His dominating stats series after series in the playoffs indicate that he's rarely not showing up. His game-winning track record shows he comes through in the clutch. So why do the Cavs lose in the playoffs? Either A) because of his teammates' shortcomings in games where he played great but the Cavs weren't in reach, or B) through his own shortcomings (which often take the form of triple doubles), particularly Game 5 2010 and Game 1 Pistons 2007, where the team wasn't in reach. However, even when it is B, the stats show that there is almost always teammate shortcomings sprinkled on top. These average stats are actually not even shortcomings, they are instead simply accurate reflections of what his teammates are capable of. Does anyone think Anthony Parker should average more than 10 a game in the playoffs?

    On that note, I want to segway to teammates. In the last 30 years, only seven teams have won championships. Almost every one of those teams has had at least 2 of the following, and every team has had one. If they didn't have A, they had both B and C.

    A) 1-3 Hall of Famers
    B) Four or more double-digit scorers
    C) A dominant big man in his prime (offensively or defensively, or both)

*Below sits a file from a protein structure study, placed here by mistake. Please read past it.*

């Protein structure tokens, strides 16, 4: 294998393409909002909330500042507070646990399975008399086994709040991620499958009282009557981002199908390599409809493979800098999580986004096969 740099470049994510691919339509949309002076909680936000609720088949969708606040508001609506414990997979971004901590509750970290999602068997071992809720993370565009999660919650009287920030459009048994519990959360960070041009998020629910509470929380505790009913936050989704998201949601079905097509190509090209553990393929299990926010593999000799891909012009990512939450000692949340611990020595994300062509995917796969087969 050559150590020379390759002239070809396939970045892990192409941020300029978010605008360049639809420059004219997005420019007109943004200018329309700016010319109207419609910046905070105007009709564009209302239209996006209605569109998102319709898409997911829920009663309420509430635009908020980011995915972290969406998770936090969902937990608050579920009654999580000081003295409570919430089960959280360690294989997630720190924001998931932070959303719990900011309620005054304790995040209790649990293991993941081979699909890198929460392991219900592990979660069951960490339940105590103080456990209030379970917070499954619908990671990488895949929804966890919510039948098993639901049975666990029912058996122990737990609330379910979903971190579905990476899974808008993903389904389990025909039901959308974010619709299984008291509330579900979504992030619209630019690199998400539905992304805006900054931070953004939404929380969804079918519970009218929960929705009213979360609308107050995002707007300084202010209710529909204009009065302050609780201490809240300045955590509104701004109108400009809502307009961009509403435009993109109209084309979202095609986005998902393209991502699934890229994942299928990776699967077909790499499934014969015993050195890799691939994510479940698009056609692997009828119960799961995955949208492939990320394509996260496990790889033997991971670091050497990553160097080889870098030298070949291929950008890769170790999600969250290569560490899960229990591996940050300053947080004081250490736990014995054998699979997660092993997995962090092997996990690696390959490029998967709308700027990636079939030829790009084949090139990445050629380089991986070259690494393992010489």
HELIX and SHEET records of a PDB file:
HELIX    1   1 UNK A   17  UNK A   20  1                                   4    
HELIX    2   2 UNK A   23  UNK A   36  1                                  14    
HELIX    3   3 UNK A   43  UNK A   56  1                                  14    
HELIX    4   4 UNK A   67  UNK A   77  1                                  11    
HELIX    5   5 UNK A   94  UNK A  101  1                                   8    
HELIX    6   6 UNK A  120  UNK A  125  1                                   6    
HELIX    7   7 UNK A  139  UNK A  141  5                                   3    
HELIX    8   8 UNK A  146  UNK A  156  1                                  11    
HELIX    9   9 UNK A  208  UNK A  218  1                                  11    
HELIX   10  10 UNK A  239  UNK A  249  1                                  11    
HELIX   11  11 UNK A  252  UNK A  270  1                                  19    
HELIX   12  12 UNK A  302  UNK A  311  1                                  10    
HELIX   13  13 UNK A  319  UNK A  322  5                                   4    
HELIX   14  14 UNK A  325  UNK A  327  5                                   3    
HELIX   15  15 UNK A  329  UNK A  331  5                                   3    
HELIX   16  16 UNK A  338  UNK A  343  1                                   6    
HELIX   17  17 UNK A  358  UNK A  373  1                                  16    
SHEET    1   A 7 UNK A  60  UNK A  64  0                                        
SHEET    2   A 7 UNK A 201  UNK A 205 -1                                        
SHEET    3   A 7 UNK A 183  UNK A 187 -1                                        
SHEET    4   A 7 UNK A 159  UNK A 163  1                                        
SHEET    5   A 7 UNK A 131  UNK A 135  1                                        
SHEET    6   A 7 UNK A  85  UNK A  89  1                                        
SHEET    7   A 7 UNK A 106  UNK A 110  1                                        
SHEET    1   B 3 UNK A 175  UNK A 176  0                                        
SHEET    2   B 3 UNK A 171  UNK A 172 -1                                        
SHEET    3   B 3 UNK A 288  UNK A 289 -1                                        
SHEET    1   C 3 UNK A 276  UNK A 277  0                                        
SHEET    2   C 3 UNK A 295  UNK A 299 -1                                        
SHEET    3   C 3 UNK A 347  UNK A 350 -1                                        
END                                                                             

In 94-95 the Rockets had two Hall of Famers (Drexler and Olajuwon), six players scoring over 10 points a game and a defensively dominant big man. *The Bulls first three rings came without a dominant big and with only three double-digit scorers, but the next three came with the defensive Rodman in 15 rpg, 16 rpg and 15 rpg years at the tail-end of his prime. The 88-89 Pistons had six players over 13 ppg and three Hall of Famers, while the 89-90 Pistons had five players over 12ppg and two Hall of Famers. The 82-83 Sixers had two hall of Famers and a dominant big man. The 80's Lakers had a dominant big man, always 5-6 double-digit scorers and at one time three Hall of Famers. The Celtics had four Hall of Famers, 5-6 double digit scorers and two dominating bigs in the 80's. In 08, they had a defensively dominant big and three future Hall of Famers. The threepeat Lakers had two Hall of Famers (and two top 3 players in the league), a dominant big man on both ends of the floor. The back-to-back Lakers had five double-digit scorers and a big man that played with the best center in the league in 2009 and went 18.6 ppg and 11.6 rpg in 2010. They might not have two Hall of Famers, but Lamar Odom is the most versatile sixth man in the league, Ron Artest is one of the best perimeter defenders in decades and Bynum is a top-5 center (admittedly a weak position). The Heat in 06 had two Hall of Famers and Shaq coming off a year where he finished second in MVP voting. It's hard to judge how many Hall of Famers the Spurs have, but they have at least one year of Robinson at the tail-end of his prime and two other years of four double-digit scorers.